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An area where I'm sloppy with terms

I need to be more careful with how I talk about philosophy sometimes. Nobody has really called me on this to the extent that I should be called on it (in terms of low philosophical standards, but then maybe people don't see the standards I'm aiming for, or my blogstuff being mostly unrevised never reaches these standards, but that's another topic entirely).

Internally, when I think of intent, it's a gradated term. There's the intent that's conscious, and then there's accessible intent which is reachable through introspection and possibly inferred from outside. I normally call both "Intent" in English on my blog, in kind of the same way that my concept of "Will of the People" refers to the idea of what the people want on some nonvisible were their needs/interests reconciled and crafted into a philosophy. The latter's admittedly a bit airy, but the former's reasonably concrete. The latter concept of intent is probably a bit far from what "intent" normally means in English though. Maybe I need a better word for it, because it's pretty important in some discussions. Ideally a word that recognises that I see it as being a close cousin to mentally visible intent, and recognises that jurisprudential concepts of intent are nearby. Maybe.

There's frequently a difficulty in philosophy in avoiding creating a plethora of new terms that people need to learn before they know the shape of your argument, and avoiding using words in seriously alien ways to how people already use them. Everyone does both to some extent, of course, and people also generally will both use the world-of-terms given them by their culture and create some new ones (or choose their subset) based on values, whim, and expressiveness.

I am frustrated with myself for always needing to replace my simply-translated "intent" with the spread-out set of concepts that compose "findable intent" whenever it comes up in discussion. There's got to be some better way of doing it that doesn't have me sounding like I'm part of the French existentialist movement (which, like Hegel, is very new-term-heavy).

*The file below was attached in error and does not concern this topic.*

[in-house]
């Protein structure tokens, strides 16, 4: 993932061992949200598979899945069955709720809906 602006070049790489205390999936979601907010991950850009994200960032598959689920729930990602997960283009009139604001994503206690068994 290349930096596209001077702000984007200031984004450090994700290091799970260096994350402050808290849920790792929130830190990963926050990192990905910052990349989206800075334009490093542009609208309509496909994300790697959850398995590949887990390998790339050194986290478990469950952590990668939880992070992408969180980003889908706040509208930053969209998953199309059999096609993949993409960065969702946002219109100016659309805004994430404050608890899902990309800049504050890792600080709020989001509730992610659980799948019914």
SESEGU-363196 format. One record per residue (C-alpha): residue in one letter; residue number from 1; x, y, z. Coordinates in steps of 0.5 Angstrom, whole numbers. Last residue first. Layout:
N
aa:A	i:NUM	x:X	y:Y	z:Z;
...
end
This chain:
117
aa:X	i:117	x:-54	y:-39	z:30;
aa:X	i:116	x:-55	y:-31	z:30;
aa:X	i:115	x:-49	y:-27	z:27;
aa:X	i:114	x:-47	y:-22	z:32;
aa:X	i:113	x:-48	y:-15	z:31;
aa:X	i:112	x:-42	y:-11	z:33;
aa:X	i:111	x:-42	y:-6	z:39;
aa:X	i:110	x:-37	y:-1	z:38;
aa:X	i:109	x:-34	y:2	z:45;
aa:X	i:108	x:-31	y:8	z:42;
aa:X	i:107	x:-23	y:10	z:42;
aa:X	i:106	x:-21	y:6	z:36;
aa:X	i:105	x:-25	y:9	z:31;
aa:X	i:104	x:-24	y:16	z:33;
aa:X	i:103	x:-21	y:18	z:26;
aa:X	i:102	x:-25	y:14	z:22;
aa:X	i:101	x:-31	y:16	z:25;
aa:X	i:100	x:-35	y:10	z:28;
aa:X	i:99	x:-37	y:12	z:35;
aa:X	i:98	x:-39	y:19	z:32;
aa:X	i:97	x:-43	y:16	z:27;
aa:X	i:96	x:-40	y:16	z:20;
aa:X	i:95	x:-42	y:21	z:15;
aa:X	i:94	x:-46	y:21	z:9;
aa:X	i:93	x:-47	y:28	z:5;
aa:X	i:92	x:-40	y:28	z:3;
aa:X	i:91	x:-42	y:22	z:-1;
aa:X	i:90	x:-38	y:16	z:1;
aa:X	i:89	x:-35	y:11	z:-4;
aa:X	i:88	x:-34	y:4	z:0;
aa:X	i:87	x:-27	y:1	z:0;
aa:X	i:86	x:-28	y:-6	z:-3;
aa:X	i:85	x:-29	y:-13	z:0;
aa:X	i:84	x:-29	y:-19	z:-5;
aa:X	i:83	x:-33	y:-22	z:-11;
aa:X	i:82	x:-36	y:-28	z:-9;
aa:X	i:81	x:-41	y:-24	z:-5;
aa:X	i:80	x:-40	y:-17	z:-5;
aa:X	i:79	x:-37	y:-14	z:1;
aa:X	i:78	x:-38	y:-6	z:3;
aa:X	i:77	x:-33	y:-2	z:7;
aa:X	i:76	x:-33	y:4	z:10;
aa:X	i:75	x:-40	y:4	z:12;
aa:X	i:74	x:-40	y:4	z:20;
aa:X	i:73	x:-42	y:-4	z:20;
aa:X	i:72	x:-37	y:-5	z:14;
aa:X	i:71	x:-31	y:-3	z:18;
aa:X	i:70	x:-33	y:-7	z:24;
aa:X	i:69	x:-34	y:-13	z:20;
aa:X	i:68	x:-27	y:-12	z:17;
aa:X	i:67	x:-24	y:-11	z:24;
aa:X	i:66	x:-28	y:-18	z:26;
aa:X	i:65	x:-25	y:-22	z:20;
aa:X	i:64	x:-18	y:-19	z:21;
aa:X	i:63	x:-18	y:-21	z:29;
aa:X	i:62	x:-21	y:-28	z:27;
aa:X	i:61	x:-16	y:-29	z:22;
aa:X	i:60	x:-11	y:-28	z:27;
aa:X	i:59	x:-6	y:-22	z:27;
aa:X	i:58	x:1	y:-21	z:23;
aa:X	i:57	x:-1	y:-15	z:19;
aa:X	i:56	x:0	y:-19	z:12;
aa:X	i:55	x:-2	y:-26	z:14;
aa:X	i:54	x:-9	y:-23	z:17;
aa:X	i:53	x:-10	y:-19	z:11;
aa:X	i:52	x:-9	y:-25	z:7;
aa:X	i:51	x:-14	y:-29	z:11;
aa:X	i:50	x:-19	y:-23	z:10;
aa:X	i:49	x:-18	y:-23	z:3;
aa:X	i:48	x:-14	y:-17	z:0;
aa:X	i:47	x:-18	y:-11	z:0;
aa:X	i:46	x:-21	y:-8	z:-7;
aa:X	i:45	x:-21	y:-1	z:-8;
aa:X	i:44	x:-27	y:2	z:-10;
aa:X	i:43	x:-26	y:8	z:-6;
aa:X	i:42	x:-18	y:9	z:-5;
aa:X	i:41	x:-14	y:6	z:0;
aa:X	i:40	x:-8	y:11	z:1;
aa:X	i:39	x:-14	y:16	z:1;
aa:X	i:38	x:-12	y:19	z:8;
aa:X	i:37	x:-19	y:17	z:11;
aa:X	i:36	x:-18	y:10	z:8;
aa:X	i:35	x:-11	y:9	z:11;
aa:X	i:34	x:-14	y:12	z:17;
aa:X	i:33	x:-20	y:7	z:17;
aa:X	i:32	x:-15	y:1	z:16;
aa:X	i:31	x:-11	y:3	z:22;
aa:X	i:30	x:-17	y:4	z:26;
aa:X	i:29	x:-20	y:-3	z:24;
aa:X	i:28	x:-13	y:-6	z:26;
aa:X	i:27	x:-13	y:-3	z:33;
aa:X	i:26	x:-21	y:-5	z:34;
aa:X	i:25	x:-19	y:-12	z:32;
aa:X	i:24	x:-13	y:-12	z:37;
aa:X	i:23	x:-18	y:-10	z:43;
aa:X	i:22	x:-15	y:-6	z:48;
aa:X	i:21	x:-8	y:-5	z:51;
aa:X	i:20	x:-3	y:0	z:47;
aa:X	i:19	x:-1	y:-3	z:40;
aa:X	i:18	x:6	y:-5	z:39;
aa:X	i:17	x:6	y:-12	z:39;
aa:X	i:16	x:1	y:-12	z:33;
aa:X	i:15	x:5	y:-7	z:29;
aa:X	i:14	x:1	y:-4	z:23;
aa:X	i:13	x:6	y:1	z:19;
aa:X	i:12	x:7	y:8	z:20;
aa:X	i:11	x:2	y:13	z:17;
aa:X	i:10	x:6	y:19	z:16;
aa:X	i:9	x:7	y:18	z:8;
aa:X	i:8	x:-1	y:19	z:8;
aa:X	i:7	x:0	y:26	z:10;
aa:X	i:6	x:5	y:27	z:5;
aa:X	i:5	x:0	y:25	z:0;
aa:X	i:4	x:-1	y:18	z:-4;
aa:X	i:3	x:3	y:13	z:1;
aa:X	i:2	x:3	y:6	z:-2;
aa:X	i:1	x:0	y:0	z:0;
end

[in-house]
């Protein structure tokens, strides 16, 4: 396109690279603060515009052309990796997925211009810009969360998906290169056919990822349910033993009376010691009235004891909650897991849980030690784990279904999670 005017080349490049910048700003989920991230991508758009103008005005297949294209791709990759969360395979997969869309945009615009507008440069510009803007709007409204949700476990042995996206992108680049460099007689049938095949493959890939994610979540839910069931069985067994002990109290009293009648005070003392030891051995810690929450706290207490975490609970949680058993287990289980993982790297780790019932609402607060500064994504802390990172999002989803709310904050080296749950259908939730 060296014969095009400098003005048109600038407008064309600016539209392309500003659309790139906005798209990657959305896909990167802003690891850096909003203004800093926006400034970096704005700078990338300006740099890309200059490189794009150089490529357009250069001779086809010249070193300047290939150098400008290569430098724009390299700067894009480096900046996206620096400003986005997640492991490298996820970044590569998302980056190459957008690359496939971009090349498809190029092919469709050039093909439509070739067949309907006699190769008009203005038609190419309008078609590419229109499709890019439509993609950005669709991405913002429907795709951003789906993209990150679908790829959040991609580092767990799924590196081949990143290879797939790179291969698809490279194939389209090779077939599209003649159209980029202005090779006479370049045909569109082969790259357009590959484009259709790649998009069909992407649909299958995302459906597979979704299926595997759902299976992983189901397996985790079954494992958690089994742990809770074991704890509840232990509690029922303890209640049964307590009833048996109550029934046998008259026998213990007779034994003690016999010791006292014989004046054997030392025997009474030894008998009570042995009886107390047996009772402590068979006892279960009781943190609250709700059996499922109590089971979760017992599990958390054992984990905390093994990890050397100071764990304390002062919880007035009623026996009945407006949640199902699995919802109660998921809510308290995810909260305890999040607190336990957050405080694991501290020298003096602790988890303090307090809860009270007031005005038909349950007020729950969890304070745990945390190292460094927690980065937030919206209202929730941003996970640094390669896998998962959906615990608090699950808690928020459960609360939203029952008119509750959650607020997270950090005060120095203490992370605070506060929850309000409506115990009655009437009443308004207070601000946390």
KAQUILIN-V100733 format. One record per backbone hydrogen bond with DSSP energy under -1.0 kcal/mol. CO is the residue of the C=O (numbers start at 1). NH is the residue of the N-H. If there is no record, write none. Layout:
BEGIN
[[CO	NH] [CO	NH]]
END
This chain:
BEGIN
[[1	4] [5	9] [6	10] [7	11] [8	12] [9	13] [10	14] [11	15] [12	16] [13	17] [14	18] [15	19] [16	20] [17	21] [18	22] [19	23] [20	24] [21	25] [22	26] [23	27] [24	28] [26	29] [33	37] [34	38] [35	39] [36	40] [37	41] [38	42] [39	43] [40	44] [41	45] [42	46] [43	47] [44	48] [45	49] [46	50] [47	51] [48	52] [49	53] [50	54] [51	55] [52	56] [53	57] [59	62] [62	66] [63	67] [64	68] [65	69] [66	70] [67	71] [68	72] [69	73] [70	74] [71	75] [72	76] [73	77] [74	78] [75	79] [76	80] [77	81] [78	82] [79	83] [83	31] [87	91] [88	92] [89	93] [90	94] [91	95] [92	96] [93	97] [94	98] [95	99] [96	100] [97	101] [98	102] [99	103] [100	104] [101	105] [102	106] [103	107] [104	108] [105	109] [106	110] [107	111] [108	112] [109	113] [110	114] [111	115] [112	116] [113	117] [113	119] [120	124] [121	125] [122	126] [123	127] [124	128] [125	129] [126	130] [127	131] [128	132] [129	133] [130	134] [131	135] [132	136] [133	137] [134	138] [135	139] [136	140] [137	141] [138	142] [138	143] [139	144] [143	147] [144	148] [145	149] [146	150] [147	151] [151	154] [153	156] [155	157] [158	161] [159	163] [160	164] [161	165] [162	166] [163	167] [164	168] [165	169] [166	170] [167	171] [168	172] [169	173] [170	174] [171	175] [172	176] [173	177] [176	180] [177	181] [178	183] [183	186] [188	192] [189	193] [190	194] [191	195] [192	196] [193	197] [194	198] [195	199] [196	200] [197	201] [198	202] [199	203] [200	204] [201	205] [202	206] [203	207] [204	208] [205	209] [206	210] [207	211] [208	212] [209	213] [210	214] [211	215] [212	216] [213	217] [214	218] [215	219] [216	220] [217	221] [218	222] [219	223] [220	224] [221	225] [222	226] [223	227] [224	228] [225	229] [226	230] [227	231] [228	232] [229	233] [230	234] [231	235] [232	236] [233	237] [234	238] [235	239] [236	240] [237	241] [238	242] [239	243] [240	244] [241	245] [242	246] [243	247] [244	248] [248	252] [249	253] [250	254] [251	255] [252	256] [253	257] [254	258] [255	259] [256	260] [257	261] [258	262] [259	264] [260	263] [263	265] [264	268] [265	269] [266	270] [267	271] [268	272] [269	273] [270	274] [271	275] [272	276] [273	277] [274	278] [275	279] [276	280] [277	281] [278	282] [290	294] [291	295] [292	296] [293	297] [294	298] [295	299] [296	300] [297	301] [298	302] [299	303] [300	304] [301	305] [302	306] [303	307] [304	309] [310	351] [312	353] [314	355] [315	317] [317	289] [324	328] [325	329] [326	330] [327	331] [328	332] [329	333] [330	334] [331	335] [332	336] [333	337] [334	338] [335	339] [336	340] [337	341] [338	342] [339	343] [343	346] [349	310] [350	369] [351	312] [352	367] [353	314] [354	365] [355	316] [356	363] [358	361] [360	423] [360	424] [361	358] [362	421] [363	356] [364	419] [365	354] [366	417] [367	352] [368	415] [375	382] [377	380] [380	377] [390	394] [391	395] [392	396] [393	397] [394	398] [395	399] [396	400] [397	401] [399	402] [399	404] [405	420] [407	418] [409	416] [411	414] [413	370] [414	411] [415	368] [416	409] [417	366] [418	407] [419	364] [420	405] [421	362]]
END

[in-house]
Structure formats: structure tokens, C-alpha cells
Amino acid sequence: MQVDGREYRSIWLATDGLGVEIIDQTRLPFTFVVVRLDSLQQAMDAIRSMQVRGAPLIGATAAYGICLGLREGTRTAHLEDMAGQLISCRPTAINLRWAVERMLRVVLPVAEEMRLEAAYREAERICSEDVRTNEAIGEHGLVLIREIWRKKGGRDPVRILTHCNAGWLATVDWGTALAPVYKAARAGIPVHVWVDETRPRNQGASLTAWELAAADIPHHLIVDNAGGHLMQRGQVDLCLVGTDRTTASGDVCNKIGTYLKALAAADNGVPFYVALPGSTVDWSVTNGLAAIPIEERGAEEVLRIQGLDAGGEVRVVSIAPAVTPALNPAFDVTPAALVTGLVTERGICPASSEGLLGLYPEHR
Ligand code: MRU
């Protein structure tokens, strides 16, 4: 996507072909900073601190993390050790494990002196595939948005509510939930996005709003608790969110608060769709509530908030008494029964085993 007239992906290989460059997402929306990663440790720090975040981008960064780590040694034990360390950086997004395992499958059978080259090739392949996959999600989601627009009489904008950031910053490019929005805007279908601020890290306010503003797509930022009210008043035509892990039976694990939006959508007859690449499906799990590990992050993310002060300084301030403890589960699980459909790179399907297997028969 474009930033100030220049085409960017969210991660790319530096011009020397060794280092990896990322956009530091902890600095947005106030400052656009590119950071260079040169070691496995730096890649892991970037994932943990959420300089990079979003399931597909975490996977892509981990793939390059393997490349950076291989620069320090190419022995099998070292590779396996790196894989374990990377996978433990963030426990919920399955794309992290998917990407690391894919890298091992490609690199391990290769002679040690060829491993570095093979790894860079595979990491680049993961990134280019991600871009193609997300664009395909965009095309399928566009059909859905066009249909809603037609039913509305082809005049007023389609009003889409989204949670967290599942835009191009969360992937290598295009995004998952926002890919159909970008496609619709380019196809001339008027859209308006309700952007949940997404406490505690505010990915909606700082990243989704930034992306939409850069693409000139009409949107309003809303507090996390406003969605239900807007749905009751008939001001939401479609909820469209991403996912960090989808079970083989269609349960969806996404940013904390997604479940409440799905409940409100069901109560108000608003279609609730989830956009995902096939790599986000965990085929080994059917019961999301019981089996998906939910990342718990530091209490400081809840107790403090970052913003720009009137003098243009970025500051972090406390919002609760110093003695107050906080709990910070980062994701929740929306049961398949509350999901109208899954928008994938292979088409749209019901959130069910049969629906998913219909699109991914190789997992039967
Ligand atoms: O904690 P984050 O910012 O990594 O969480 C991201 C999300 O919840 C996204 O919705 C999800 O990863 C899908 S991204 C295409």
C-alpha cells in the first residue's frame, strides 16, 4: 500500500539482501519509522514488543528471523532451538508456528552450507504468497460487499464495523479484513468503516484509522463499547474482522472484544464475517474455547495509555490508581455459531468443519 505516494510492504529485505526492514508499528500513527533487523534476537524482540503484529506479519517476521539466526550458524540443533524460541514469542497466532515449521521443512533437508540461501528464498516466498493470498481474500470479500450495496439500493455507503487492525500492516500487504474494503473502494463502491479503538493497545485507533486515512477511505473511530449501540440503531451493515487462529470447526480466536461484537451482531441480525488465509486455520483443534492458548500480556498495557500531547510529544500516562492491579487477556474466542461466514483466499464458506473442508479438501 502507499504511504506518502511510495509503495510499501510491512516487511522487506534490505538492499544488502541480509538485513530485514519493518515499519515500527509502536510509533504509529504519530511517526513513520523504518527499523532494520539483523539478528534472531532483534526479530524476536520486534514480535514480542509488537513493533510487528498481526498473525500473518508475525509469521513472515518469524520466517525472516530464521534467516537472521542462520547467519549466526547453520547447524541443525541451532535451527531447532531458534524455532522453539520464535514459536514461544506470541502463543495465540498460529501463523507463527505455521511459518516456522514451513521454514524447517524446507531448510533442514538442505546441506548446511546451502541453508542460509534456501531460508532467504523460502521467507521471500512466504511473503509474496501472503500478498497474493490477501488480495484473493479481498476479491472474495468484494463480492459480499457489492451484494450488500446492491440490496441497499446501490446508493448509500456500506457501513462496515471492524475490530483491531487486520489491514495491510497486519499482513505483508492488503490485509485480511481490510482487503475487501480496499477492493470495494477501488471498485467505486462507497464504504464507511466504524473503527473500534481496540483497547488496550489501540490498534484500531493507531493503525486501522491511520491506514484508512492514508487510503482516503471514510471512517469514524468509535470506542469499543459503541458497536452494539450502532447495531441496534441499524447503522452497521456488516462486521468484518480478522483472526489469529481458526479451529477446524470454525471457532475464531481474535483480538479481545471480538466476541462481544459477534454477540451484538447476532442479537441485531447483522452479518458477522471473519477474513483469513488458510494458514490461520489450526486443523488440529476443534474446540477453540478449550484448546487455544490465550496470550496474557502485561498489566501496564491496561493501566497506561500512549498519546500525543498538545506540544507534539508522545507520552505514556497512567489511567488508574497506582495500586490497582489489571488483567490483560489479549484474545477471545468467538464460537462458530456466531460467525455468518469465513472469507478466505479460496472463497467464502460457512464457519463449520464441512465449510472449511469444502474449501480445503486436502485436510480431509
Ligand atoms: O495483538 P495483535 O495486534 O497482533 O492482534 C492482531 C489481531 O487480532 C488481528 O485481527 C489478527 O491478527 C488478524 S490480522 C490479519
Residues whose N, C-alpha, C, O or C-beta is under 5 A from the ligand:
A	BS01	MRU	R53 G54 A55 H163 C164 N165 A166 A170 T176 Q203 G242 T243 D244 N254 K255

Almost ready to do a series of posts on what I think it means to do philosophy seriously.


the idea of what the people want on some nonvisible were their needs/interests reconciled and crafted into a philosophy.

This is a bit like what Eliezer Yudkowsky calls "extrapolated volition", which is something like "what you would want if you were smart enough to know what you wanted, and if you wanted the things you wanted to want, and not the things you didn't."

(e.g. if you want a cigarette, but want to quit, then "wanting a cigarette" is not part of your extrapolated volition, since you don't _want_ to want it.)
Interesting to tie that to the 99%ishness of the occupy movement. It's a bold claim. A nearly-opposite claim is made, in the play 1776, by the character of John Dickinson: "Don't forget that most men with nothing would rather protect the possibility of becoming rich than face the reality of being poor." (AFAIK the historical figure did not ever say that)

Edited at 2012-02-04 12:35 am (UTC)